Director: Christopher Nolan
It has been a very long time since a movie has left me quite as speechless. Before I get into the meat of this review, there are just a few things I want to disclose. First off, I got to experience this movie in a 70mm IMAX Theatre, which I believe enhances the experience. Not only was the movie crisp visually, the sound design was also immaculate. As such, my review will be from this point of view. Secondly, this movie will be covering major plot points when discussing the film. Spoilers will be present, so be aware if you want to be spoil-free. The final thing I want to mention is that the movie is rated R. As such, there are plenty of scenes that aren’t suitable for children. There is nudity and violence, and if that’s something you don’t want to expose your child to, don’t take them to this movie.
Oppenheimer was a wonderful experience. There was so much that happened in the movie that it sparked many conversations with others once the movie ended. It also leaves the viewers in a state of shock when the credits start rolling, as it really puts everything about life into perspective. This movie is 100% worth a watch if you enjoy historical war movies or movies with interesting ideas.
With all my warnings out of the way, let’s begin unpacking this movie. And trust me, there is so much to discuss.
To start, I want to discuss my experience with an IMAX Theater. If you have the opportunity to watch Oppenheimer in an IMAX Theater, I wholeheartedly recommend giving that a shot. First off, the movie is crisp. When it was a coloured scene, the colours were sharp and vibrant. I especially loved the close up shots on the actor’s faces. Especially Oppenheimer’s. His blues eyes were both piercing and mesmerizing.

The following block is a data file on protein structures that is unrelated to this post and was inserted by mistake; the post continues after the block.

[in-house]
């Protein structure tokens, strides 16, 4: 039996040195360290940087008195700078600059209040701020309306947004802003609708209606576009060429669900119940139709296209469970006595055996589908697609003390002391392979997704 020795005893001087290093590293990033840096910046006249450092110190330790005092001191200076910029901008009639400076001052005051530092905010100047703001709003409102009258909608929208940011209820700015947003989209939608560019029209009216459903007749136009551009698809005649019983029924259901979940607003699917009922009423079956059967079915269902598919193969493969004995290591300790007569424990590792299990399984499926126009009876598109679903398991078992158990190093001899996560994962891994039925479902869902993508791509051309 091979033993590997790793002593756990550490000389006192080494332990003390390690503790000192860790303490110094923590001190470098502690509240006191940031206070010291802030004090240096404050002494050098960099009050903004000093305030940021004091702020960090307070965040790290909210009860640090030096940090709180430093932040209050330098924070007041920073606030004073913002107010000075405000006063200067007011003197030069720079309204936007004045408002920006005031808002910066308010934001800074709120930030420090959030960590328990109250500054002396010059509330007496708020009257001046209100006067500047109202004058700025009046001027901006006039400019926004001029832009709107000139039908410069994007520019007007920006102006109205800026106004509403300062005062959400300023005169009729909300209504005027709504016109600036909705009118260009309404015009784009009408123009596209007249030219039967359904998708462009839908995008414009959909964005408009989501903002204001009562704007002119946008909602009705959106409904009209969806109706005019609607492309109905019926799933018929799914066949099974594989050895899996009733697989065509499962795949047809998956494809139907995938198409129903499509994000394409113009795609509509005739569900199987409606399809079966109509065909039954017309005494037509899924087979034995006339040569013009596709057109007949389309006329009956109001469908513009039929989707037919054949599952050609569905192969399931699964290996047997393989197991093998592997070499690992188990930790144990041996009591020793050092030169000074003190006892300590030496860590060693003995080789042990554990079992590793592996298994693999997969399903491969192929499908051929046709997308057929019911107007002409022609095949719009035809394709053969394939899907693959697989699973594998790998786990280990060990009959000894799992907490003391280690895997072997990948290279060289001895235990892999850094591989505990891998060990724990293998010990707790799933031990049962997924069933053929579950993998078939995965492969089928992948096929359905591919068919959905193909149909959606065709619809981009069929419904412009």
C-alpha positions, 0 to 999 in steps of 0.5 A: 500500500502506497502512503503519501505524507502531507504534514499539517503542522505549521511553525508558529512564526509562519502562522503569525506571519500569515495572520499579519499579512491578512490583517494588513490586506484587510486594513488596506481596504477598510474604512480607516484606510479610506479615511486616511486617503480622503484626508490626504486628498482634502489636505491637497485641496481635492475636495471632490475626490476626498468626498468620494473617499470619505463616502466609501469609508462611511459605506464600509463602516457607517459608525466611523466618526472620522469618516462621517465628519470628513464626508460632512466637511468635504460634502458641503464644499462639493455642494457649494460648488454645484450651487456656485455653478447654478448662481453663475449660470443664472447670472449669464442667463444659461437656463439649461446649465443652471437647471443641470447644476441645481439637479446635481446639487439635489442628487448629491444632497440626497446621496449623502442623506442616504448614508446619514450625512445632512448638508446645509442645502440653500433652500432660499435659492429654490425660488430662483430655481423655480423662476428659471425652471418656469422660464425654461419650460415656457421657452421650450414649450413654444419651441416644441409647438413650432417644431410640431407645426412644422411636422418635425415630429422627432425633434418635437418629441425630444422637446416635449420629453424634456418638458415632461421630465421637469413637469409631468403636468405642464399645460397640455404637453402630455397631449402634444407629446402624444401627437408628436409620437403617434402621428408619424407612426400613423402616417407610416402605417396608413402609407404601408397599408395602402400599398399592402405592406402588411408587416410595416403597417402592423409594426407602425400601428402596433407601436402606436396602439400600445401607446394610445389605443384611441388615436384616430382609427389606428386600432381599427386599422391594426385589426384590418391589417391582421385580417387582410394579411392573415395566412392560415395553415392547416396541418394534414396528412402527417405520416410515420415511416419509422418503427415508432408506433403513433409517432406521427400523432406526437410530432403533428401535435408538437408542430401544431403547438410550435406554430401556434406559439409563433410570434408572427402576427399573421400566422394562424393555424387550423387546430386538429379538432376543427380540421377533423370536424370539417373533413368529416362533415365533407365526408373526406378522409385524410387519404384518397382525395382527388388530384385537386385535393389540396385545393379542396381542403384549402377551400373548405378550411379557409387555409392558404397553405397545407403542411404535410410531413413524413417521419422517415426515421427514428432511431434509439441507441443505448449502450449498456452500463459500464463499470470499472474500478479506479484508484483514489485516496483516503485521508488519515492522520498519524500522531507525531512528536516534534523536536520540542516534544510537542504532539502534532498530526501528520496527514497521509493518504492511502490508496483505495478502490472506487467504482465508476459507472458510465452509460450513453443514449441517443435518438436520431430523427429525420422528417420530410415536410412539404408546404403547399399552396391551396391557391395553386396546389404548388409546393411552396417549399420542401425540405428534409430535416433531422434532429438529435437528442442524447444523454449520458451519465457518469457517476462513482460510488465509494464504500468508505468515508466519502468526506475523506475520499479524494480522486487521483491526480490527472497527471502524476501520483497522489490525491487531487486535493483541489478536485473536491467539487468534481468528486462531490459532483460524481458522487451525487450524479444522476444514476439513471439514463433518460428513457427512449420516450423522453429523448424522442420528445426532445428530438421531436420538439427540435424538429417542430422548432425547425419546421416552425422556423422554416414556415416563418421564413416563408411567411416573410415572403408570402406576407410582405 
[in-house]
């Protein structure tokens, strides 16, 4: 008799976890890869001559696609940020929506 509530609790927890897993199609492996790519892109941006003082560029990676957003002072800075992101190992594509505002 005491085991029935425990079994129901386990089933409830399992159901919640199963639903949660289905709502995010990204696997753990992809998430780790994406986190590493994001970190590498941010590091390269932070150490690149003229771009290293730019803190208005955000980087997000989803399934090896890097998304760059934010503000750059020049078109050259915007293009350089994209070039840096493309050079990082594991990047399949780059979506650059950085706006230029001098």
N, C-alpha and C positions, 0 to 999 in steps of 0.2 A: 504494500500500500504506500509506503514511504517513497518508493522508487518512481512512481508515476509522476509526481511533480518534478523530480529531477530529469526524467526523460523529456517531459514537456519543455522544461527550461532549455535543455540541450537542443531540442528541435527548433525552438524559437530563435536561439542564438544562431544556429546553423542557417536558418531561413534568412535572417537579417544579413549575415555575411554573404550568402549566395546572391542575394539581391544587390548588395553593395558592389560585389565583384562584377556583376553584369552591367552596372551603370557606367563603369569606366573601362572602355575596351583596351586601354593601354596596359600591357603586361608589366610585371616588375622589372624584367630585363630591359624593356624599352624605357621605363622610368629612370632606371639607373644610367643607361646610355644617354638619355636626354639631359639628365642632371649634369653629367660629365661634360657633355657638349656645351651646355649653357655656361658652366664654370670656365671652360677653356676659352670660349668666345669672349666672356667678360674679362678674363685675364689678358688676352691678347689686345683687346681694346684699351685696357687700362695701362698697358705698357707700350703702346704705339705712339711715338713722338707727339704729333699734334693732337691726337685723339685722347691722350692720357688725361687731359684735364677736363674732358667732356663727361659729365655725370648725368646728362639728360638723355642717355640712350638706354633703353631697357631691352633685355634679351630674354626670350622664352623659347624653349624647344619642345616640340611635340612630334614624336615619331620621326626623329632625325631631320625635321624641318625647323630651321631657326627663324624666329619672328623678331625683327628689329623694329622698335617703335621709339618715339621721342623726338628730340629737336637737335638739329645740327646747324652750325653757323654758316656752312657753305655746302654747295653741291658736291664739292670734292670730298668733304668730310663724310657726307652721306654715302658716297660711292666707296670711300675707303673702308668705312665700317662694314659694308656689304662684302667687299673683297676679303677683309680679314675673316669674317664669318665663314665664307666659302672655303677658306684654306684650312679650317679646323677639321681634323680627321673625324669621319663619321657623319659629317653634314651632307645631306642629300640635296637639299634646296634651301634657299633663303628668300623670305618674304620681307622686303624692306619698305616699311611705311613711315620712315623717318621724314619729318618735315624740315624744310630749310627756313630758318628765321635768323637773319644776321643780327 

Besides the visual, the audio was solid as well. Whenever there was an explosion, you could feel it in the air. I have to admit that certain scenes did give me a slight jump scare. It was that powerful of a feeling. You could really feel the body rumbling quakes from the explosions. It can only be described as awesome. I know it even left my ears ringing after the scenes ended. Now, I do have one complaint about the sound. There are moments in the movie where the dialogue seems to be drowned out by the music. Now, it isn’t as bad at Tenet, but it annoying when it happens.
Besides the IMAX experience, there is a lot to unpack within the story itself. To start, this movie is broken up into three main parts: the events leading up the creation and detonation of the atomic bombs, Oppenheimer’s appeal for his National Security Clearance, and Strauss’ hearing to be promoted to Cabinet member. When it comes to this style of storytelling, I do have to say that it wasn’t as confusing as I thought it would be.
The movie perfectly balances the three storylines together in an intricate, yet simple tale. Every time the movie flashed to the past, it was set up from one of the present events, which was either Oppenheimer’s appeal or Strauss’ hearing. I especially liked this system of storytelling because it links everything together. You get to see the consequences of actions in essentially real time.
So, with the general out of the way, let’s get into my thoughts on each individual plot line.
To start, the plot line where Oppenheimer created the atomic bomb. I think the best part of this plot thread was how it detailed all aspects of Oppenheimer’s life. Not only did it describe his scientific achievements, but it also showed his personal life. When we got to see Oppenheimer teaching, or going to meetings, or even his relationship with other women, it was interesting seeing his human side.